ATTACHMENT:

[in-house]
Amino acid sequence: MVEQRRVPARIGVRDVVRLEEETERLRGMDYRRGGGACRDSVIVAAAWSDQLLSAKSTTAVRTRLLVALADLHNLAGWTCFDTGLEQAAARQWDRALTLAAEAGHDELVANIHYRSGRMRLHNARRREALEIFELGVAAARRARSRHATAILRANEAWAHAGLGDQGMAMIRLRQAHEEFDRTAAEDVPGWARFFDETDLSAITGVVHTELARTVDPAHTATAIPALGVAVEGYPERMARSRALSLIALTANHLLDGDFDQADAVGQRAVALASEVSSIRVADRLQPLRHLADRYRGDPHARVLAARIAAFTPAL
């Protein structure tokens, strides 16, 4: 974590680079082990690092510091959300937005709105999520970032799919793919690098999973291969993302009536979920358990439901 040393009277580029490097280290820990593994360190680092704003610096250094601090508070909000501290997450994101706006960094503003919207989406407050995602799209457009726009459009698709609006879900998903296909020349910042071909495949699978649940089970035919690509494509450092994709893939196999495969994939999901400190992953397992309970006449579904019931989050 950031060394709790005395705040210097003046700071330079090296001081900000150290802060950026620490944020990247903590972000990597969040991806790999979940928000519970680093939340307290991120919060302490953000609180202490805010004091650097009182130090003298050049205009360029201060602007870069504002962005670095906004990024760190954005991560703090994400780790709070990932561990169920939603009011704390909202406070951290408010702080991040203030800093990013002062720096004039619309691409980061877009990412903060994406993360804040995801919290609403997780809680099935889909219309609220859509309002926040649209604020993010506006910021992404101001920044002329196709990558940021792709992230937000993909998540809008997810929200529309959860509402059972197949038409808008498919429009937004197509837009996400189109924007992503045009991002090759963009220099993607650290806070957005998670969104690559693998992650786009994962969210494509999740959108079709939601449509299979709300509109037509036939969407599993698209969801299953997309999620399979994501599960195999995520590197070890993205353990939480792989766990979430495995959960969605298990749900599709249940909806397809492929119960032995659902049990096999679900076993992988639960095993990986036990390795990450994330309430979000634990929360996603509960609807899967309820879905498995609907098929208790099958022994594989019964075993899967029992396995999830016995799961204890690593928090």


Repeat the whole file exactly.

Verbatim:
[in-house]
Amino acid sequence: MVEQRRVPARIGVRDVVRLEEETERLRGMDYRRGGGACRDSVIVAAAWSDQLLSAKSTTAVRTRLLVALADLHNLAGWTCFDTGLEQAAARQWDRALTLAAEAGHDELVANIHYRSGRMRLHNARRREALEIFELGVAAARRARSRHATAILRANEAWAHAGLGDQGMAMIRLRQAHEEFDRTAAEDVPGWARFFDETDLSAITGVVHTELARTVDPAHTATAIPALGVAVEGYPERMARSRALSLIALTANHLLDGDFDQADAVGQRAVALASEVSSIRVADRLQPLRHLADRYRGDPHARVLAARIAAFTPAL
């Protein structure tokens, strides 16, 4: 974590680079082990690092510091959300937005709105999520970032799919793919690098999973291969993302009536979920358990439901 040393009277580029490097280290820990593994360190680092704003610096250094601090508070909000501290997450994101706006960094503003919207989406407050995602799209457009726009459009698709609006879900998903296909020349910042071909495949699978649940089970035919690509494509450092994709893939196999495969994939999901400190992953397992309970006449579904019931989050 950031060394709790005395705040210097003046700071330079090296001081900000150290802060950026620490944020990247903590972000990597969040991806790999979940928000519970680093939340307290991120919060302490953000609180202490805010004091650097009182130090003298050049205009360029201060602007870069504002962005670095906004990024760190954005991560703090994400780790709070990932561990169920939603009011704390909202406070951290408010702080991040203030800093990013002062720096004039619309691409980061877009990412903060994406993360804040995801919290609403997780809680099935889909219309609220859509309002926040649209604020993010506006910021992404101001920044002329196709990558940021792709992230937000993909998540809008997810929200529309959860509402059972197949038409808008498919429009937004197509837009996400189109924007992503045009991002090759963009220099993607650290806070957005998670969104690559693998992650786009994962969210494509999740959108079709939601449509299979709300509109037509036939969407599993698209969801299953997309999620399979994501599960195999995520590197070890993205353990939480792989766990979430495995959960969605298990749900599709249940909806397809492929119960032995659902049990096999679900076993992988639960095993990986036990390795990450994330309430979000634990929360996603509960609807899967309820879905498995609907098929208790099958022994594989019964075993899967029992396995999830016995799961204890690593928090």